In Massachusetts, first priority is given to the contract with the funeral home. In the absence of a contract, a written document signed and witnessed will control. In the absence of either of those, a funeral home must follow the instructions of the deceased person’s next of kin in the following order of priority:
1. the surviving spouse of the deceased
2. the surviving adult children of the deceased
3. the surviving parent(s) of the deceased
4. the surviving brother(s) or sister(s) of the deceased
5. the guardian of the person of the deceased at the time of his or her death
6. any other person authorized or obligated by law to dispose of the remains of the deceased
If there is disagreement among the members of any of the above groups, a majority rules, and if a majority cannot be reached, a court decides. This may be important to keep in mind if you are not survived by a spouse but are survived by children or siblings who may not agree among themselves about funeral arrangements and disposition.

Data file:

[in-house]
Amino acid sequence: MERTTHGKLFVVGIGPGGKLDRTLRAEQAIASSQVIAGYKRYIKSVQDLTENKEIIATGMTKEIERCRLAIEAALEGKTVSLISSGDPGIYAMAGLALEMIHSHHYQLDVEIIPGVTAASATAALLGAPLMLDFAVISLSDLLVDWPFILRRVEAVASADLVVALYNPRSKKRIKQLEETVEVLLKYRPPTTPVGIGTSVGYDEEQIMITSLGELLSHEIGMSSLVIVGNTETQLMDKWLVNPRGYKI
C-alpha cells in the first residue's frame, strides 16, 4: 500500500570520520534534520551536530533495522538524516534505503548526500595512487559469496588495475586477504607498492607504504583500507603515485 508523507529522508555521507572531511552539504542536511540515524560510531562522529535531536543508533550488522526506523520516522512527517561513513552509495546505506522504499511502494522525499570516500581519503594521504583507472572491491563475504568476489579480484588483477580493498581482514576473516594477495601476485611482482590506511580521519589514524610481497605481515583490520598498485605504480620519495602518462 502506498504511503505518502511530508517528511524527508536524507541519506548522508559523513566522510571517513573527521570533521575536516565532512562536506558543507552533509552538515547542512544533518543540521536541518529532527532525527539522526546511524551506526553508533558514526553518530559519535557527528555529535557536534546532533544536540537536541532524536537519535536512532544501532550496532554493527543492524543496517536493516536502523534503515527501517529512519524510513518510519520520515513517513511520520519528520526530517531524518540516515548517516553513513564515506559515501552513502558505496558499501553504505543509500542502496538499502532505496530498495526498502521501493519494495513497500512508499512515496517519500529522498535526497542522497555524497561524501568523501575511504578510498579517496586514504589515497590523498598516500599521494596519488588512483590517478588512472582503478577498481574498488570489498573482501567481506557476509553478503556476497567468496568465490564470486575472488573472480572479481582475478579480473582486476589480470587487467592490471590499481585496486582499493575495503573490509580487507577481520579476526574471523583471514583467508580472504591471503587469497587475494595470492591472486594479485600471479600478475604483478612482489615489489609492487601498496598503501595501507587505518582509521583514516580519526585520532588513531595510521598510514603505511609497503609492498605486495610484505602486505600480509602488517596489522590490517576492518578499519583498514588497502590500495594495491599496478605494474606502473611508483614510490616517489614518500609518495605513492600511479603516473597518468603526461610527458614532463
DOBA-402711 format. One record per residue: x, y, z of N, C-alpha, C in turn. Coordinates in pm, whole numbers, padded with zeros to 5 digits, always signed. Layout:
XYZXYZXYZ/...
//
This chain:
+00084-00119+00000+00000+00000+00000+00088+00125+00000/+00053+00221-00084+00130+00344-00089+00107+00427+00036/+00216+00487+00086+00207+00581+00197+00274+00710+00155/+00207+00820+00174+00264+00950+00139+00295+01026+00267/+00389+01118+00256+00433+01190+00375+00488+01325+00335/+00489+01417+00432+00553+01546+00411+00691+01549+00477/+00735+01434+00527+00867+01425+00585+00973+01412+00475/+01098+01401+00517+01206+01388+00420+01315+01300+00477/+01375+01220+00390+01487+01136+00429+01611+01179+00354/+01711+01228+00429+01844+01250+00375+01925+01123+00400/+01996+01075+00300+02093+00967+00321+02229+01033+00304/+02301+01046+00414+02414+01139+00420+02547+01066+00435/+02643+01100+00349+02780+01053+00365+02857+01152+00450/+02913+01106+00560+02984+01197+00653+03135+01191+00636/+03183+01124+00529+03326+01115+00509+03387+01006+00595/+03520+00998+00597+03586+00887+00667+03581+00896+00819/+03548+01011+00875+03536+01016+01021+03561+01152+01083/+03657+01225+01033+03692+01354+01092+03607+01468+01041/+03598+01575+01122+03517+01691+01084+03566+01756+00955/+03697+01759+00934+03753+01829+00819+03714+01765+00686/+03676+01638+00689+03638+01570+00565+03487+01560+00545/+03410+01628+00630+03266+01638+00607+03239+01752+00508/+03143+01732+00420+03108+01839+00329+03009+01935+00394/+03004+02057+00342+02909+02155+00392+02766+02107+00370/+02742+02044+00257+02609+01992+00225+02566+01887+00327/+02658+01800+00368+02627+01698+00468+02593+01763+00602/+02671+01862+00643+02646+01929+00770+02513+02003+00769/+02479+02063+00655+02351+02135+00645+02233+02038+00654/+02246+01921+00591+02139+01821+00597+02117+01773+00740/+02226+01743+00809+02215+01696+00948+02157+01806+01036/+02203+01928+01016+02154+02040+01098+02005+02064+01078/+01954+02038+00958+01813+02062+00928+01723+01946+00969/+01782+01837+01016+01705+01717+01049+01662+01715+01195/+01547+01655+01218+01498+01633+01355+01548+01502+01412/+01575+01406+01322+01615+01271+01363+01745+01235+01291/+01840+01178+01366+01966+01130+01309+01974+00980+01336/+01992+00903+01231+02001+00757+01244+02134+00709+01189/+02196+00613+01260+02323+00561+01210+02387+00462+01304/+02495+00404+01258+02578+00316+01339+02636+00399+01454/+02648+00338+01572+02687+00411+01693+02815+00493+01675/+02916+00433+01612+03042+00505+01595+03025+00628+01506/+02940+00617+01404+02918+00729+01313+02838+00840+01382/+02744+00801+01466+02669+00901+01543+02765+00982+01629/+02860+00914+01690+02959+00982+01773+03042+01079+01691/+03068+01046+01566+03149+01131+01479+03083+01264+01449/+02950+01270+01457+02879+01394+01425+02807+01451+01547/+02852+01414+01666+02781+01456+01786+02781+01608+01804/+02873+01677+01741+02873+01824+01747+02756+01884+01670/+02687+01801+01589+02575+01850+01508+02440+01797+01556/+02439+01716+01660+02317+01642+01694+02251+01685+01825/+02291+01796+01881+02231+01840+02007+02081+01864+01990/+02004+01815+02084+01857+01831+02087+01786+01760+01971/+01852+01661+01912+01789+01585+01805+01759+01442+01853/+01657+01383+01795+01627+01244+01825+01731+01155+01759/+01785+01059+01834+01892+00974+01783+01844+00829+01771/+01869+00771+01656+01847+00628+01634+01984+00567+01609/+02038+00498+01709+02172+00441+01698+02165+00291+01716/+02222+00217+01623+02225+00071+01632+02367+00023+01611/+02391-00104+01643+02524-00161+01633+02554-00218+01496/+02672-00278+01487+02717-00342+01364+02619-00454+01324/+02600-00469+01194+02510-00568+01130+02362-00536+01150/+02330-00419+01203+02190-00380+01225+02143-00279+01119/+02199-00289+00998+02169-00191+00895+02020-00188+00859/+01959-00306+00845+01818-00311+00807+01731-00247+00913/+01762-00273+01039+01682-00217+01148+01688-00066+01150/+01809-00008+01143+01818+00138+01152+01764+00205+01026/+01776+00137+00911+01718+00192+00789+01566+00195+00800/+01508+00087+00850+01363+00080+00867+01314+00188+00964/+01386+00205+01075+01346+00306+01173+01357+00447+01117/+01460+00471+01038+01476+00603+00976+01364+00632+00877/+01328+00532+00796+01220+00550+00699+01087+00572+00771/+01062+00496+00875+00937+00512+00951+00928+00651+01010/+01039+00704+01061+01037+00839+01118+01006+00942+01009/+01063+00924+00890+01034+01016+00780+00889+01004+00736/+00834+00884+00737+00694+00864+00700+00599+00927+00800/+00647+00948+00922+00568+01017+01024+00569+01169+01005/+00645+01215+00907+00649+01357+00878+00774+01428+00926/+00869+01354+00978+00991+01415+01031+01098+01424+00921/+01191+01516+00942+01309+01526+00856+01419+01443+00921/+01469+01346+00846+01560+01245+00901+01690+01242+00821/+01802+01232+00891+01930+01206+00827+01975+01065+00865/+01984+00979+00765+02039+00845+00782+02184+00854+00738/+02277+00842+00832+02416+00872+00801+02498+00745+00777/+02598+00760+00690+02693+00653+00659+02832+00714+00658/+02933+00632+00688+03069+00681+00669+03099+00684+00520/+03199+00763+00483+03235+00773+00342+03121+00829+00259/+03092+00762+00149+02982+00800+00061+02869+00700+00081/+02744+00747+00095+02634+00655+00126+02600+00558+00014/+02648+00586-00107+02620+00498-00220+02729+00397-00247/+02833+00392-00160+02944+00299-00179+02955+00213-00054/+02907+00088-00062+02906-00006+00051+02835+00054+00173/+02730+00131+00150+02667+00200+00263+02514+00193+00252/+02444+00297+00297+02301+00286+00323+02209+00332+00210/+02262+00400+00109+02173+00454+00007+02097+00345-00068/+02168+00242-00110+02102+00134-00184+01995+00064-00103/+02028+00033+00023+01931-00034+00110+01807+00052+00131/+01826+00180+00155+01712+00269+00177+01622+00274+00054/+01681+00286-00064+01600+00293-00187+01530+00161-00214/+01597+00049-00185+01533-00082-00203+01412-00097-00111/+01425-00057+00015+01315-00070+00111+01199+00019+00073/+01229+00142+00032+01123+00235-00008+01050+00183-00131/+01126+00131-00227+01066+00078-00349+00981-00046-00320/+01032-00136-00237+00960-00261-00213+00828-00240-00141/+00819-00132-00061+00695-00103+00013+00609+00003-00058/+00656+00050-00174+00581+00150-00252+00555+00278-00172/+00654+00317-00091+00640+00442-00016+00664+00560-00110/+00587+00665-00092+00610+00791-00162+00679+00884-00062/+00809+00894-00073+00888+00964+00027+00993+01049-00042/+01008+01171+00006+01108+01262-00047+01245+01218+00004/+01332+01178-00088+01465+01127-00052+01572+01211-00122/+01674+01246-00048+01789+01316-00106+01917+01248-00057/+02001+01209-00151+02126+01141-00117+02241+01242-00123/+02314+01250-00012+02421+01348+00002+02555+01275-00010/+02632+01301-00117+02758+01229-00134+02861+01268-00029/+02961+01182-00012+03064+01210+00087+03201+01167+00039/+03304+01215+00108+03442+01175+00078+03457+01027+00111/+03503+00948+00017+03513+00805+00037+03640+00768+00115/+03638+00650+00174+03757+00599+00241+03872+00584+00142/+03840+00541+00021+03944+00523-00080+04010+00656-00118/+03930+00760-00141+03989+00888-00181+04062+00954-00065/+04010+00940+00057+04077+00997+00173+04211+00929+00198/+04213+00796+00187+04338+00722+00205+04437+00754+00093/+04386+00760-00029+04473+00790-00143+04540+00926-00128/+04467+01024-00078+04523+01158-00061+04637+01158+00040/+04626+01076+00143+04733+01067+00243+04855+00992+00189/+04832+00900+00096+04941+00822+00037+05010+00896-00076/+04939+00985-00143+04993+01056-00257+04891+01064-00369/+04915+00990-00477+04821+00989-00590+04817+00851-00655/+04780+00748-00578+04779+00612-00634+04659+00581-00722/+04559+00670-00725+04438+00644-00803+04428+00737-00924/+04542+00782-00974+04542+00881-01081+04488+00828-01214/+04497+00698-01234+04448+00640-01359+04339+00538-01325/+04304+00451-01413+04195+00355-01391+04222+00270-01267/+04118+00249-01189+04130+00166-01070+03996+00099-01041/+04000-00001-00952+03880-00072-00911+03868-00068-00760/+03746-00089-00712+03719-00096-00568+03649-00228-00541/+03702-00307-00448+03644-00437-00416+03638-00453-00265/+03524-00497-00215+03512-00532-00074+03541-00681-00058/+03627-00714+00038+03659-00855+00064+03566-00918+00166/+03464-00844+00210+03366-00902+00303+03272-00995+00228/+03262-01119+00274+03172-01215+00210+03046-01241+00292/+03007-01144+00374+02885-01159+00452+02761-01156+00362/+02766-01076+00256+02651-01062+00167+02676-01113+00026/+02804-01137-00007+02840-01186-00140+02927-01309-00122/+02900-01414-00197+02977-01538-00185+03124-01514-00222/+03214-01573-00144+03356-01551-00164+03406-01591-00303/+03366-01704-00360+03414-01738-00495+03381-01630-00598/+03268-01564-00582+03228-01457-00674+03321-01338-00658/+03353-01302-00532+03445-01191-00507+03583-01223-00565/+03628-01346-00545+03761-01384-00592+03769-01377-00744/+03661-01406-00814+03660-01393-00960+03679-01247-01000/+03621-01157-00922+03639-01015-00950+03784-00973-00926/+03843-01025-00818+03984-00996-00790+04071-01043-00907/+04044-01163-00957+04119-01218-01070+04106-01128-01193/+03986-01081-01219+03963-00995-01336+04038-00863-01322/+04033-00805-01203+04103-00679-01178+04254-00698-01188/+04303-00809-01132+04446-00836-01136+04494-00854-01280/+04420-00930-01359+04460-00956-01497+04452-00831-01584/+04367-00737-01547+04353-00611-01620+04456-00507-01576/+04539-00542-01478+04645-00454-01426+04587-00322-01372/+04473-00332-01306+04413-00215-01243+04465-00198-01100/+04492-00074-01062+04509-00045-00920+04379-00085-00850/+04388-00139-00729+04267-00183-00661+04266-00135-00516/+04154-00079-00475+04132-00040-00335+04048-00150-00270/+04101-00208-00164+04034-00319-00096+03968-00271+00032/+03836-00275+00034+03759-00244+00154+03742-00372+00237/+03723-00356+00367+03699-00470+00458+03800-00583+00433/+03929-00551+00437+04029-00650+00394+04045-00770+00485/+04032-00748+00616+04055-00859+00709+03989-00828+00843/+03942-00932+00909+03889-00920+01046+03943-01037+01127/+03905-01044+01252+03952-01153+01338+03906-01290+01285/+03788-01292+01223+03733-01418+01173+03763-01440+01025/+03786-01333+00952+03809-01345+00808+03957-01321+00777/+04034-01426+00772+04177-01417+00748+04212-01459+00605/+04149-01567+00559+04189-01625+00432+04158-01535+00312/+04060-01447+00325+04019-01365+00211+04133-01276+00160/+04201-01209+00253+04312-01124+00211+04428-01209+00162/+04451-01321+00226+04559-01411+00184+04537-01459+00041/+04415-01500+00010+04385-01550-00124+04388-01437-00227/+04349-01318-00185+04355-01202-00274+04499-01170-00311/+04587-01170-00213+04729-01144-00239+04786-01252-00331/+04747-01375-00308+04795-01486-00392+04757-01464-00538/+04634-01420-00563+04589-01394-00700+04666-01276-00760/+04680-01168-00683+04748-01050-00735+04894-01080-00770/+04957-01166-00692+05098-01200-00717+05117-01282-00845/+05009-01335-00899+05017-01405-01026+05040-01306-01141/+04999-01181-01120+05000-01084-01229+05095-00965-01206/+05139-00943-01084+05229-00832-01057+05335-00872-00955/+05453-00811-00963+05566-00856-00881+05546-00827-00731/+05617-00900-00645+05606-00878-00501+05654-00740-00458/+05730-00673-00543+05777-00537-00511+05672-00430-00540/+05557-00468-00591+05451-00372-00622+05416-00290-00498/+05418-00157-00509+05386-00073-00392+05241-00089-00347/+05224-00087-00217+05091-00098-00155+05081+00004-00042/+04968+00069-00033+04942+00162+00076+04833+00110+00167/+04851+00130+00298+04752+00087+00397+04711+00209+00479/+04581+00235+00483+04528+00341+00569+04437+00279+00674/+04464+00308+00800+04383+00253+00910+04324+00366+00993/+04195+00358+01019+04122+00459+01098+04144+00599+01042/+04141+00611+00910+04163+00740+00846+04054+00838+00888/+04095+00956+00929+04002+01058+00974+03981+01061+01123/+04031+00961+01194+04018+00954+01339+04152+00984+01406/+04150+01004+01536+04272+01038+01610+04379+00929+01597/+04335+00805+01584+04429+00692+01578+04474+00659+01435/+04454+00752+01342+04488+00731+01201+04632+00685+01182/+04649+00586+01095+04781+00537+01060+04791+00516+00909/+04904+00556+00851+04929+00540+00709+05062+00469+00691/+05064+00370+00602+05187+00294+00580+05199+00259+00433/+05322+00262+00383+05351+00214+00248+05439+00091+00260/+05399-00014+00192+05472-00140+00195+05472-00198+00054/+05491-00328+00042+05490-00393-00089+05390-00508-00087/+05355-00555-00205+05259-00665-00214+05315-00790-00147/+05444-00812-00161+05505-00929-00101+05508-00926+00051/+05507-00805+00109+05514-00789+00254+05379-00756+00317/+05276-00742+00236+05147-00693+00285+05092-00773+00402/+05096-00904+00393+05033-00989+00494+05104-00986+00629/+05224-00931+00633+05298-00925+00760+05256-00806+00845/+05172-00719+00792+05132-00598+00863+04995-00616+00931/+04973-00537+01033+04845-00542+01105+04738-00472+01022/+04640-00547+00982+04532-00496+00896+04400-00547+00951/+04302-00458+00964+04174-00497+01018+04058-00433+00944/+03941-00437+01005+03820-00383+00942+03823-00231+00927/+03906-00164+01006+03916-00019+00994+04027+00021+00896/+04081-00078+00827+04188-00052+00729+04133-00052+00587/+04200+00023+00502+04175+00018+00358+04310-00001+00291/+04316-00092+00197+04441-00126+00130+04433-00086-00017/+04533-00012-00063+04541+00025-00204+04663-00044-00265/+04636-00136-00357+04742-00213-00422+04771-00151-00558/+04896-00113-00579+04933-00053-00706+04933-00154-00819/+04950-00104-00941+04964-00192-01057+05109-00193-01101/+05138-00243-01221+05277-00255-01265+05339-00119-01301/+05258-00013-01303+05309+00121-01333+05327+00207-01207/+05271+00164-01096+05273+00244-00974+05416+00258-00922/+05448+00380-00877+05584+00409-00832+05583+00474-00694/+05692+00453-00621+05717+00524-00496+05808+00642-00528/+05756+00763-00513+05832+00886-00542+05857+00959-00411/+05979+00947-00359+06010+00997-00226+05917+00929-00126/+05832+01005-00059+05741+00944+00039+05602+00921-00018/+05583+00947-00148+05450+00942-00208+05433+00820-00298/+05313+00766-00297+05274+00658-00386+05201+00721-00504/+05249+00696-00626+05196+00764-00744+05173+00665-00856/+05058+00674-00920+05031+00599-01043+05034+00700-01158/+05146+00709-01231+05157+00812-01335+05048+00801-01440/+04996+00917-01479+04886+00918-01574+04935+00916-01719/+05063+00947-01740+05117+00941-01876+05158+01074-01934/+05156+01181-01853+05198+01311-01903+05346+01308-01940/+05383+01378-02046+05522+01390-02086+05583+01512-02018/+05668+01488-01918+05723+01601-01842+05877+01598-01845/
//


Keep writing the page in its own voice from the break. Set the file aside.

A little pre-planning with respect to funeral arrangements and disposition can alleviate potential family conflict as well as allow you to make your own decisions about your funeral and disposition. Just as you would plan for your finances after death, exercising the ability to leave assets how and to whom you wish, you can also do the same for your funeral.
We recommend to our clients that they do a “checkup” of their estate plan every three to five years. A checkup is necessary to ensure that your estate plan continues to be effective for gift and estate tax purposes. In addition, there are several non-tax reasons for checking up on your estate plan. Here are some things you should consider.
Where are your estate plan documents located?
In most situations, we hold original estate plan documents for our clients in our vault. We provide hard copies and digital copies to our clients. Over the course of the last few years, we have been maintaining digital records of all of our clients’ signed estate planning documents so that they are easily and quickly retrievable. If you do not already have digital copies of your estate plan documents, your estate plan checkup is a good time to ask for them.
Does the plan still make sense from a disposition standpoint?